Pampean flat-slab

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Sierras Pampeanas, extra-Andean mountains uplifted by the Pampean flat-slab in the Neogene and Quaternary epochs.

The Pampean flat-slab is the low angle subduction of oceanic lithosphere beneath northern Chile and Argentina. The Pampean flat-slab is one of three flat slabs in South America, the other being the Peruvian flat-slab and the Bucaramanga flat-slab.[1]

It is thought that the subduction of Juan Fernández Ridge, a chain of extinct volcanoes in Nazca Plate, is the underlying cause of the Pampean flat-slab.[2][3]


The shallowing of subducted slab beneath north-central Chile and Argentina is linked to a series of changes in volcanism and tectonics.

Deformation of crustEdit

The flat-slab has caused an uplift of Sierras Pampeanas which begun first in the north and then moved southwards over millions of years.[2] The oldest noted uplift episode associated with Pampean flat-slab is that of Sierra de Aconquija (27 °S) from 7.6 to 6 million years ago (Ma) in the Late Miocene epoch.[2] This was followed by the uplift of massifs further south such as Sierra de Famatina (29 °S) that rose 4.5 to 4.19 Ma ago.[2] Next to rise was Sierra de Pocho (31 °S) 5.5 to 4.7 Ma ago followed by Sierra de San Luis (33 °S) 2.6 Ma Ago.[2]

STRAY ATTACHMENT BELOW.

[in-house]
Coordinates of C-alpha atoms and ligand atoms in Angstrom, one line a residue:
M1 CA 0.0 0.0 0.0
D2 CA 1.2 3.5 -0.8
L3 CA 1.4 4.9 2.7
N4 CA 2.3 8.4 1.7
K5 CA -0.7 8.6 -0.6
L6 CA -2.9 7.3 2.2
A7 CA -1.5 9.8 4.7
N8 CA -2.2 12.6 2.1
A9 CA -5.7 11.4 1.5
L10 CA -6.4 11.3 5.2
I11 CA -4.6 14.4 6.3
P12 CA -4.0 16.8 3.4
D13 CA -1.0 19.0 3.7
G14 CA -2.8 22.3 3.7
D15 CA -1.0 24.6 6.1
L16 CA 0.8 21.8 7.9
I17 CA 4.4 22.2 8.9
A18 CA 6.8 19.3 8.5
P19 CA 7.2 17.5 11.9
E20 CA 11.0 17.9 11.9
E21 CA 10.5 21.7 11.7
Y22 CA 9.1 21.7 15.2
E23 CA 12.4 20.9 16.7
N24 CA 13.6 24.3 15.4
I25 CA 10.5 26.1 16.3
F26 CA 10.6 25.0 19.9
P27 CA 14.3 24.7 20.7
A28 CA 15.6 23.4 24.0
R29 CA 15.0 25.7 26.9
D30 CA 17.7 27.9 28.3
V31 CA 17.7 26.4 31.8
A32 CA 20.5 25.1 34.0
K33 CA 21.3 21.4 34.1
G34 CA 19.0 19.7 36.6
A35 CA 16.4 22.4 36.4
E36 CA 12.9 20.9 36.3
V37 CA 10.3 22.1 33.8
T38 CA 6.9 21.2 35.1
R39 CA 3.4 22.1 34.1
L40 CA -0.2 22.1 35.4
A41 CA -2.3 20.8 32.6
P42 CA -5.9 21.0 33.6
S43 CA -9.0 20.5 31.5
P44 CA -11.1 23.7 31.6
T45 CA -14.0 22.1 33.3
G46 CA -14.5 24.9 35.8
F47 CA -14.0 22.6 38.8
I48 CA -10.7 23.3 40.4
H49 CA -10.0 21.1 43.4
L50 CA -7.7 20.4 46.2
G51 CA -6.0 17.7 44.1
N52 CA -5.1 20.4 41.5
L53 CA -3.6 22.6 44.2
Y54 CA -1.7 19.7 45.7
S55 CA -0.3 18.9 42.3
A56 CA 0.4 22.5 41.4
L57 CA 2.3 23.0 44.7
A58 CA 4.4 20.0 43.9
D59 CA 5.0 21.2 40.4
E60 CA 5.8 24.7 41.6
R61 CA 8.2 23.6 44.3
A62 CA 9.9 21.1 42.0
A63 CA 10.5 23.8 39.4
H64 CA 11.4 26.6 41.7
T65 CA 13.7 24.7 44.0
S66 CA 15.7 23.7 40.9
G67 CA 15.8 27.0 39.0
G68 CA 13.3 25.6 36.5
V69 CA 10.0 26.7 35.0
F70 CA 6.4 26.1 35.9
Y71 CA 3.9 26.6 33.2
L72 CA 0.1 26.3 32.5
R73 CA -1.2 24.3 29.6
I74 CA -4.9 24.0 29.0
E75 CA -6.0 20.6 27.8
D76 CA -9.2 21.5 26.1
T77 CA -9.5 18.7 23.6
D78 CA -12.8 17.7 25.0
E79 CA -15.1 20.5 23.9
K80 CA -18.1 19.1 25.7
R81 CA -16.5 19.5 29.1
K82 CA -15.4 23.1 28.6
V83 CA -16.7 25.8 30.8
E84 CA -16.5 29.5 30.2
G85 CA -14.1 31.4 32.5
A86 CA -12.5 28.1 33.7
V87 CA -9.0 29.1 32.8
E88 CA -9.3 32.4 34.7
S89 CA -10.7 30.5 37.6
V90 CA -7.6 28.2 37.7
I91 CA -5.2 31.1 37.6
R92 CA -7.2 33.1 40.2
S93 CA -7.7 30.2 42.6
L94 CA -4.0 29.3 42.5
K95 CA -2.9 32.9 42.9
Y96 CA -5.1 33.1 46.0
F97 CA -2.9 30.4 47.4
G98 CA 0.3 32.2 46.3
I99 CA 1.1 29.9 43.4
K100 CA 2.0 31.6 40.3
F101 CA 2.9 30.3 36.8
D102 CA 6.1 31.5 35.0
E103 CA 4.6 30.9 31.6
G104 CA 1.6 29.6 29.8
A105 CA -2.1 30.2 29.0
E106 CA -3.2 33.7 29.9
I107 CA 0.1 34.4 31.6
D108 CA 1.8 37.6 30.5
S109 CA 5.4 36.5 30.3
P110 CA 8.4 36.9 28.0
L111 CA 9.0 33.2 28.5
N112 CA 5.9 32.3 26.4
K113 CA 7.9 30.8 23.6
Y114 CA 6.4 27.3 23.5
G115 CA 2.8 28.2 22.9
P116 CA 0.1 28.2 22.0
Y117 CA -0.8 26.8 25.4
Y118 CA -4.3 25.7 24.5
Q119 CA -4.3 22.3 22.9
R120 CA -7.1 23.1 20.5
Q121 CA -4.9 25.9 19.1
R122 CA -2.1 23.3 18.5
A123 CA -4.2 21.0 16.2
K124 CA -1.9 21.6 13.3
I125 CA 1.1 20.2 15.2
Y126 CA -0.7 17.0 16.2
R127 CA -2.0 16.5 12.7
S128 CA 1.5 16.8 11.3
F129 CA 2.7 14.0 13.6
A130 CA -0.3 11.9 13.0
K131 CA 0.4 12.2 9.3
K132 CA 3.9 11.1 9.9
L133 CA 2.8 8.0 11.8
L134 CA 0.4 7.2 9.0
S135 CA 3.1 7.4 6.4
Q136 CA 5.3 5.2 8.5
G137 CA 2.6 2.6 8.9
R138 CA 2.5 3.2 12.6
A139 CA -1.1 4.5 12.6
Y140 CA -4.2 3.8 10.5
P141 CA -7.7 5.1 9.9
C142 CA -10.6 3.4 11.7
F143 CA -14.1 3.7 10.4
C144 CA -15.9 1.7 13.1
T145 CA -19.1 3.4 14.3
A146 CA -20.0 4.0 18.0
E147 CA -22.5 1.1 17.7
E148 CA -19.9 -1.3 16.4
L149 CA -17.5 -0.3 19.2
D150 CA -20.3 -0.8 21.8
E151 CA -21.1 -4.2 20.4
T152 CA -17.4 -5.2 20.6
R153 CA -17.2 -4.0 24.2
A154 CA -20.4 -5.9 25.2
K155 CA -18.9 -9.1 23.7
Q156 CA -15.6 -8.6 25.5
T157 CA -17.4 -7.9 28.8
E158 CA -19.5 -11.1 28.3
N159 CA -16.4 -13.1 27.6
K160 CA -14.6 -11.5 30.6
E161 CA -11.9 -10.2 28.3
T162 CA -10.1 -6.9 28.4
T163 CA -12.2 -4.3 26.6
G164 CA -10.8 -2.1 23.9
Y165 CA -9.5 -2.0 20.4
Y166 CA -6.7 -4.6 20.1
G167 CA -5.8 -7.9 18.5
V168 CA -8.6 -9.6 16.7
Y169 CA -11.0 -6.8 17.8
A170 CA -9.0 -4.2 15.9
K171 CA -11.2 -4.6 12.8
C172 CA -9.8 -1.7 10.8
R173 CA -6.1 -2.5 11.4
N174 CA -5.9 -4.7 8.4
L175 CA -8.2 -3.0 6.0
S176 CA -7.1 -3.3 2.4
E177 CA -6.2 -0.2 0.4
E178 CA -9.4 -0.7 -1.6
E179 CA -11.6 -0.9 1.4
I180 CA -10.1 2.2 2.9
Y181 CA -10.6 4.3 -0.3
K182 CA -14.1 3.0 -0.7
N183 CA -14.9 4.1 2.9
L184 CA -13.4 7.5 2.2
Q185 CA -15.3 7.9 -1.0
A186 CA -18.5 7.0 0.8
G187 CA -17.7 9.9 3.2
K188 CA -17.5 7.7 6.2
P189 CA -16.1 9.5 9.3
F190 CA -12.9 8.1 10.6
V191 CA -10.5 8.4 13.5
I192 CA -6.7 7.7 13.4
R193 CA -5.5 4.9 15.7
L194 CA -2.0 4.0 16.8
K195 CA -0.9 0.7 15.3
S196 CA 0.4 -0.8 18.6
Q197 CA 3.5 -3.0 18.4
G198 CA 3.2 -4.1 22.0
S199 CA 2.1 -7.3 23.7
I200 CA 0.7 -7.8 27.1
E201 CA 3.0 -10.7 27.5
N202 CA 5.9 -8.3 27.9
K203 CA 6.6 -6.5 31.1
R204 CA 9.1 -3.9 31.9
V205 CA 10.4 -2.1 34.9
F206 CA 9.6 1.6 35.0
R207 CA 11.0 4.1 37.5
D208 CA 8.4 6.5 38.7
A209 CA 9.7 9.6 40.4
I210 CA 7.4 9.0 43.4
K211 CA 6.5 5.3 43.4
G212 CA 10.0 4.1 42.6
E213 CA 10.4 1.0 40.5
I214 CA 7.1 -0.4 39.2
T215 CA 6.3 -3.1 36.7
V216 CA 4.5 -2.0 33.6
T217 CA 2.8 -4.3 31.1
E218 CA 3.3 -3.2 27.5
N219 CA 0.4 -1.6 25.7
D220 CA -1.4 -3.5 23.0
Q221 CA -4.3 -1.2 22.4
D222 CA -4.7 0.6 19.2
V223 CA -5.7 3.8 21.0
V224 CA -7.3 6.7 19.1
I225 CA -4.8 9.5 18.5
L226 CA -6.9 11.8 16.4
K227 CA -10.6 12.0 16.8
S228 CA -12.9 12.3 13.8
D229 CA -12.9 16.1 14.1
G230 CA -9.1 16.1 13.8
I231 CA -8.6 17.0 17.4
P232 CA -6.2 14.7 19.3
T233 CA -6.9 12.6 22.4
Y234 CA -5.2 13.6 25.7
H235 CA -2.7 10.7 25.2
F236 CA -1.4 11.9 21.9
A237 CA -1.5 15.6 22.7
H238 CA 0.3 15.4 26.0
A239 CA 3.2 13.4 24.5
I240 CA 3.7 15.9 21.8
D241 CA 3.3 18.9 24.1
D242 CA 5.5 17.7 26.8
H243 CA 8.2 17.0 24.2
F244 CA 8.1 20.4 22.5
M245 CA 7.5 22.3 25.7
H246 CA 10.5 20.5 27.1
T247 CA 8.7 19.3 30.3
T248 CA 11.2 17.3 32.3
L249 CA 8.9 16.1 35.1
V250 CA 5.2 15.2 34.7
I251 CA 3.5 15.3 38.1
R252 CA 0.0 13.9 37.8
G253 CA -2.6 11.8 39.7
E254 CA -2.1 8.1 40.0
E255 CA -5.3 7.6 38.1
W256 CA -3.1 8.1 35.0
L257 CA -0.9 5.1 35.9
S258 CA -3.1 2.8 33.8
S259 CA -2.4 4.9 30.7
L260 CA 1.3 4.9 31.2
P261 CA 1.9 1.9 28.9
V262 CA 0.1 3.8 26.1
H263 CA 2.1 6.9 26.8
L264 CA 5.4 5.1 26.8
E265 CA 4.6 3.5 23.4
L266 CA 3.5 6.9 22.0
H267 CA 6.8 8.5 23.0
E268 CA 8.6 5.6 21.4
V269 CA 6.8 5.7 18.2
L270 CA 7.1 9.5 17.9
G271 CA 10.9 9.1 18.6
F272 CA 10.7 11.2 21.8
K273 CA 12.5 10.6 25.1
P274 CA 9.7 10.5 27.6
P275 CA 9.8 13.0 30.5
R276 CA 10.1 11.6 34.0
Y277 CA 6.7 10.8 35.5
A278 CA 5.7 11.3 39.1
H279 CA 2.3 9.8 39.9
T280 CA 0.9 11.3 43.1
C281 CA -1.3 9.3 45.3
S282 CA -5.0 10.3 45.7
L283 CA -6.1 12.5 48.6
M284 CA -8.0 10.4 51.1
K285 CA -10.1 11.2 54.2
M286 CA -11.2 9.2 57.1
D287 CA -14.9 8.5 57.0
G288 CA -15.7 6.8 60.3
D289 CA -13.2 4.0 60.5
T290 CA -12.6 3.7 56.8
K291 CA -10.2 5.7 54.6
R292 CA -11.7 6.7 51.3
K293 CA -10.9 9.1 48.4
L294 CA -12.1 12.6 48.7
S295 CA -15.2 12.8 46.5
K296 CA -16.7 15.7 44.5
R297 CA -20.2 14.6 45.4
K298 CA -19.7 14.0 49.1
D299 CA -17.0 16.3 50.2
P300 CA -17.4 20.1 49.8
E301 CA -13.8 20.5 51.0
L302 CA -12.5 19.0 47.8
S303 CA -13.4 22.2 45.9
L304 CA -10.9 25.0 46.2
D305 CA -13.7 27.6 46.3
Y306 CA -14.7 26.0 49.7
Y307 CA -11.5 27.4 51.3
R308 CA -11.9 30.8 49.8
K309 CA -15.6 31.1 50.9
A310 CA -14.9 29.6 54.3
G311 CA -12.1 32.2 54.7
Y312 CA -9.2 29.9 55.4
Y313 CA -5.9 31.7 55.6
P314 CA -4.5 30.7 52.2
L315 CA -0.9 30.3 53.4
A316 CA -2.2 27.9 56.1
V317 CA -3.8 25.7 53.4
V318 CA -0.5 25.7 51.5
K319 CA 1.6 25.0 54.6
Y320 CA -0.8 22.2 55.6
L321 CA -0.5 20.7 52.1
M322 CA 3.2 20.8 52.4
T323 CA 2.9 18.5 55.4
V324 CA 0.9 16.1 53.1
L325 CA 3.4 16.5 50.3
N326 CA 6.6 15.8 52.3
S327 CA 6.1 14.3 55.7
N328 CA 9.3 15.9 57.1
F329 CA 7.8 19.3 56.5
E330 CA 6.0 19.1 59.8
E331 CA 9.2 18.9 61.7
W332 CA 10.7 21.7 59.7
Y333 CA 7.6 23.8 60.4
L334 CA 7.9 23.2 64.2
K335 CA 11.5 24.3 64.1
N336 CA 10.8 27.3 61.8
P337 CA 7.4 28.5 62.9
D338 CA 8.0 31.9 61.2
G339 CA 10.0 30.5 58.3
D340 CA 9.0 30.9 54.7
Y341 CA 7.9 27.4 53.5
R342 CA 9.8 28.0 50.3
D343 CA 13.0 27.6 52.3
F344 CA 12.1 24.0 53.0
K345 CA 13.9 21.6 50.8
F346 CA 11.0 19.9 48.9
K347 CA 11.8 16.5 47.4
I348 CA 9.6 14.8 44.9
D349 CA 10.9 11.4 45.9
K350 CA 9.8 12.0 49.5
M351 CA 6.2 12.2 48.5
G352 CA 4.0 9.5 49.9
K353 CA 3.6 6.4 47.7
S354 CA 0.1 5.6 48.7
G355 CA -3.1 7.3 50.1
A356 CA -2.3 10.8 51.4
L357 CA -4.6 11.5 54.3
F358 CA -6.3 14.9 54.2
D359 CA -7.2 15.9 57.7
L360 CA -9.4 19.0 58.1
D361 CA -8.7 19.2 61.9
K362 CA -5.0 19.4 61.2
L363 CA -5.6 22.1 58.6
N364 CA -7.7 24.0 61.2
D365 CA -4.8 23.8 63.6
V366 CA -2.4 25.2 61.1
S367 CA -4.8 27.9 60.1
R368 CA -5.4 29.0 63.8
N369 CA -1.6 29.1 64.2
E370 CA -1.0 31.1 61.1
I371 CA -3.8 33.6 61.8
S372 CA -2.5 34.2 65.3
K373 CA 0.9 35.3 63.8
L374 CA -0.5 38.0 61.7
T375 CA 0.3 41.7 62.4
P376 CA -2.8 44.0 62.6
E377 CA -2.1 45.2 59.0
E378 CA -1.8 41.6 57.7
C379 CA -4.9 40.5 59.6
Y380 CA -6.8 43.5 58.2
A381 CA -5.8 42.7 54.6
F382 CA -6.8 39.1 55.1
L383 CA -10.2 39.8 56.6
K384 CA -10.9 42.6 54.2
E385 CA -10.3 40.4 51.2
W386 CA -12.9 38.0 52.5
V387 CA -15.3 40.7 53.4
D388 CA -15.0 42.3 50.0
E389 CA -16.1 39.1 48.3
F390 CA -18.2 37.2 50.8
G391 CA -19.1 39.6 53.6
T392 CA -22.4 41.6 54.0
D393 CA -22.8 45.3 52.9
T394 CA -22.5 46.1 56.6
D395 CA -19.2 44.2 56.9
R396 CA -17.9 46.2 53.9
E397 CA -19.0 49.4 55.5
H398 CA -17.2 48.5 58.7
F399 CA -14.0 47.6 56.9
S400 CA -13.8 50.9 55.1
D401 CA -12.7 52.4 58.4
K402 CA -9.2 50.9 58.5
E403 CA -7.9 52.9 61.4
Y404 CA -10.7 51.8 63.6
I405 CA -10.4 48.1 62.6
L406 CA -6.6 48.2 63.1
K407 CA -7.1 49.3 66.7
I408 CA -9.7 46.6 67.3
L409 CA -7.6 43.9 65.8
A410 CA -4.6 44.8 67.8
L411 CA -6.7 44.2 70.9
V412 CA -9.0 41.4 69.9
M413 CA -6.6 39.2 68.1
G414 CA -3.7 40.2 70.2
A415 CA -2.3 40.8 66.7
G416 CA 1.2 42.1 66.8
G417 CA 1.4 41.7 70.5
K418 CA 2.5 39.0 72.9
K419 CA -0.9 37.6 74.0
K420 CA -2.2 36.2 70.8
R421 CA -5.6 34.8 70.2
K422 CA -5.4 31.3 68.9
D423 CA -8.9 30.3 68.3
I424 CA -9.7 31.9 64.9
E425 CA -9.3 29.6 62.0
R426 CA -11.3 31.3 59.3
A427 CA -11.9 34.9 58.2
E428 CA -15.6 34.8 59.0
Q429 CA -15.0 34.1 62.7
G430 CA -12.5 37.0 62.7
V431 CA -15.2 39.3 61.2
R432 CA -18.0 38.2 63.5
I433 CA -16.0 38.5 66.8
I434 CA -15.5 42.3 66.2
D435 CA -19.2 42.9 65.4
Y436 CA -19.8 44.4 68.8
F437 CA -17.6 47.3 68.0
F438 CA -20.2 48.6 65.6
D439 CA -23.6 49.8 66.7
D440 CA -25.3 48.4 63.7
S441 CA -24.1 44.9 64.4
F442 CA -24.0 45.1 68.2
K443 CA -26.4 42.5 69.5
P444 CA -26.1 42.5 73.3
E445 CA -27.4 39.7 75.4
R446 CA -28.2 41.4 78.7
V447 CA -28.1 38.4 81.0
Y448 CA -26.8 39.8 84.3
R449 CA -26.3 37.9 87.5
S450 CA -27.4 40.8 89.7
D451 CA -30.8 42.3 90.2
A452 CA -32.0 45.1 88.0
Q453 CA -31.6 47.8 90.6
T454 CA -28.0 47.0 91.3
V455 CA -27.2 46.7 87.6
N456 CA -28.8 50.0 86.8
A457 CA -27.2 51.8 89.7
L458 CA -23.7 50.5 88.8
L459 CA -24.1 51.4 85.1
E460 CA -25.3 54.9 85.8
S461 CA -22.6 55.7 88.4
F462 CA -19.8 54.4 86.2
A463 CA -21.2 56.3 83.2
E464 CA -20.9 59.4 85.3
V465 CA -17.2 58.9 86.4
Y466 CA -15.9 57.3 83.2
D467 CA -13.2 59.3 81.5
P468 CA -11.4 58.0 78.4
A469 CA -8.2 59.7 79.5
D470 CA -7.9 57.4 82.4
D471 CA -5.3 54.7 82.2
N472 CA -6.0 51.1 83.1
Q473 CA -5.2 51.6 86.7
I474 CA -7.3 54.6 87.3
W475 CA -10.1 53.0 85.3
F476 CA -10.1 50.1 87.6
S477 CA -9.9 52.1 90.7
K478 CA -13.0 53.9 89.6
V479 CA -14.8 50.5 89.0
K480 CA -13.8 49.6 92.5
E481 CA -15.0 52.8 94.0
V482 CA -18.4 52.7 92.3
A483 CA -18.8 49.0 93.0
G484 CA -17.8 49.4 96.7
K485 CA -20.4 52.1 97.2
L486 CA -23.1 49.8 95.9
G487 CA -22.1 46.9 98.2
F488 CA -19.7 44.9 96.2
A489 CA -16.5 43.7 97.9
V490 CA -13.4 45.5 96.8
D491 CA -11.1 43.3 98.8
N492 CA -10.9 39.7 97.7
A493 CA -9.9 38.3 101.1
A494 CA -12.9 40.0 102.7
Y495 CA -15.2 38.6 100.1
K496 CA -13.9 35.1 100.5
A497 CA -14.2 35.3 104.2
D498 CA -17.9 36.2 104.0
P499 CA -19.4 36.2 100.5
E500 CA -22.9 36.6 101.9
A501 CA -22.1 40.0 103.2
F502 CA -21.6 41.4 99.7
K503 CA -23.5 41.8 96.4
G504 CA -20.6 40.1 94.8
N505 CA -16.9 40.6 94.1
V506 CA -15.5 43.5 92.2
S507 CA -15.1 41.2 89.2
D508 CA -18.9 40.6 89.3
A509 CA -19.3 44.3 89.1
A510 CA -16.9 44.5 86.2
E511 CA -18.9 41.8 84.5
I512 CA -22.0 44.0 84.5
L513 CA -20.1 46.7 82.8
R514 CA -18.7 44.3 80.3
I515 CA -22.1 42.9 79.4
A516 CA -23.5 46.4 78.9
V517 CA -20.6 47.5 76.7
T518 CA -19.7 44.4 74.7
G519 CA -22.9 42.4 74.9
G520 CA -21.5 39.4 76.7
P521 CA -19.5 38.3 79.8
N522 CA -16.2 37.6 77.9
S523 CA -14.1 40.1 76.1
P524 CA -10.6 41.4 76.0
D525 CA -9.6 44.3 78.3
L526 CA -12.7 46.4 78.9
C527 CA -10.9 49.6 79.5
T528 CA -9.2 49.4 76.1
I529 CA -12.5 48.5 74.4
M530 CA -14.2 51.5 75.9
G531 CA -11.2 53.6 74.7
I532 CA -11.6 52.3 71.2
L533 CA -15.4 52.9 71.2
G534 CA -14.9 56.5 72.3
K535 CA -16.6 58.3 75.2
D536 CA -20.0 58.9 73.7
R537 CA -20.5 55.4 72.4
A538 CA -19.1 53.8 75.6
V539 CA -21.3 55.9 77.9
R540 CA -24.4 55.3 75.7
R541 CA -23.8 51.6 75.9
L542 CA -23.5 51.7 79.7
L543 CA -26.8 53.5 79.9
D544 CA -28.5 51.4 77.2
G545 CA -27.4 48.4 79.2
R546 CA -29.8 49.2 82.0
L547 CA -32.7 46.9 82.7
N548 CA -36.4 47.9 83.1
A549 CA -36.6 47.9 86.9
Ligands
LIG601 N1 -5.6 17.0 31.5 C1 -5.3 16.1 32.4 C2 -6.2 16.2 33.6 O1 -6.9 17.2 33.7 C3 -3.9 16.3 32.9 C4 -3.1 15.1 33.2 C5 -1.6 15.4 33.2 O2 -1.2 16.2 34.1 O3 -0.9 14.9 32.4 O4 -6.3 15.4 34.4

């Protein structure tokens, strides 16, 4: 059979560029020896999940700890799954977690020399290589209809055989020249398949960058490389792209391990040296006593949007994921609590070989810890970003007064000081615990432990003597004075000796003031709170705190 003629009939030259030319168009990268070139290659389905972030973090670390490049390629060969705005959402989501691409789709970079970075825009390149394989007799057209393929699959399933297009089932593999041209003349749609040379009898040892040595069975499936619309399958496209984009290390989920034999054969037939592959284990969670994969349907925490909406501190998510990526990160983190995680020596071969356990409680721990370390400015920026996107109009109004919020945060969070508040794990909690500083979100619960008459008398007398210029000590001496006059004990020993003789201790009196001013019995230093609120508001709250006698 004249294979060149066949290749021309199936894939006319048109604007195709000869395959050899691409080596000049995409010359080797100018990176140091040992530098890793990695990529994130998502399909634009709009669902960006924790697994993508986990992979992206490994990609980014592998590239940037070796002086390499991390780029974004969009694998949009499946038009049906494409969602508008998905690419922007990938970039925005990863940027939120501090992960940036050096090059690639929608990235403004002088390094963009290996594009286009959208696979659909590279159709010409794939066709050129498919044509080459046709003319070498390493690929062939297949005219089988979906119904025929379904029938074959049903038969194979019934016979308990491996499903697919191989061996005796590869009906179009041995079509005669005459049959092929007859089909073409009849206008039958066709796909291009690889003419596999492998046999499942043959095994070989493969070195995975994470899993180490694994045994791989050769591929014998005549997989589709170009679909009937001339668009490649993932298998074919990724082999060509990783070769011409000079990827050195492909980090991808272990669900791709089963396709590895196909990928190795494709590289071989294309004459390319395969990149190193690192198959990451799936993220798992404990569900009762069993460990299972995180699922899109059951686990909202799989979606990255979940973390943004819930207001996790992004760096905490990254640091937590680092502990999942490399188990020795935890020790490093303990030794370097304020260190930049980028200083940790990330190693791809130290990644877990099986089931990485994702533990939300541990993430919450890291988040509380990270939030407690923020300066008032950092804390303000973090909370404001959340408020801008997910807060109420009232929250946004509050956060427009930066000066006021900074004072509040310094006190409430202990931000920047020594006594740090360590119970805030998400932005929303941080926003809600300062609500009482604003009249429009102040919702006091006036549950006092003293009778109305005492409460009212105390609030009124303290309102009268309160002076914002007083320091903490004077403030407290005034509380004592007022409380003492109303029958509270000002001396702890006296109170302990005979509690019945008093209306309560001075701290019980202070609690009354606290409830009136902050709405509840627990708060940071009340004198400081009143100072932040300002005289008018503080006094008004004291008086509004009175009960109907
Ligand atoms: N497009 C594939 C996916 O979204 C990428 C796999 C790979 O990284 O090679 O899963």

At latitude 33 °S deformation of the Andes proper has changed as the slab underneath has gradually shallowed. Thrust front propagation of the Principal Cordillera has increased five-fold in from 15-9 Ma ago to the Pliocene and Early Quaternary.[2] Slightly east the Frontal Cordillera was greatly uplifted 9 million years ago.[2]

Volcanic gapEdit

The Pampean flat-slab has also caused a lull in the volcanism in the Andes seen in the lack of modern volcanoes between the Central Andean Volcanic Zone and the Southern Andean Volcanic Zone.[3] As the flat slab migrated from west to east under South America, so did volcanic activity, until it vanished 1.9 Ma ago, about 750 kilometres (470 mi) from the Pacific, far to the east of ordinary subduction volcanism.[2] Migration of the volcanic activity to the east meant that in the Principal Cordillera magmatic activity ended as early as 8.6 Ma ago.[2]


  1. ^ Ramos, Victor A.; Folguera, Andrés (2009-01-01). "Andean flat-slab subduction through time". Geological Society, London, Special Publications. 327 (1): 31–54. doi:10.1144/SP327.3. ISSN 0305-8719.
  2. ^ a b c d e f g h i Ramos, Victor A.; Cristallini, E.O.; Pérez, Daniel J. (2002). "The Pampean flat-slab of the Central Andes". Journal of South American Earth Sciences. 15: 59–78.
  3. ^ a b Stern, Charles R (December 2004). "Active Andean volcanism: its geologic and tectonic setting". Revista Geológica de Chile. 31 (2): 161–206. doi:10.4067/S0716-02082004000200001. ISSN 0716-0208. Retrieved 2008-11-20.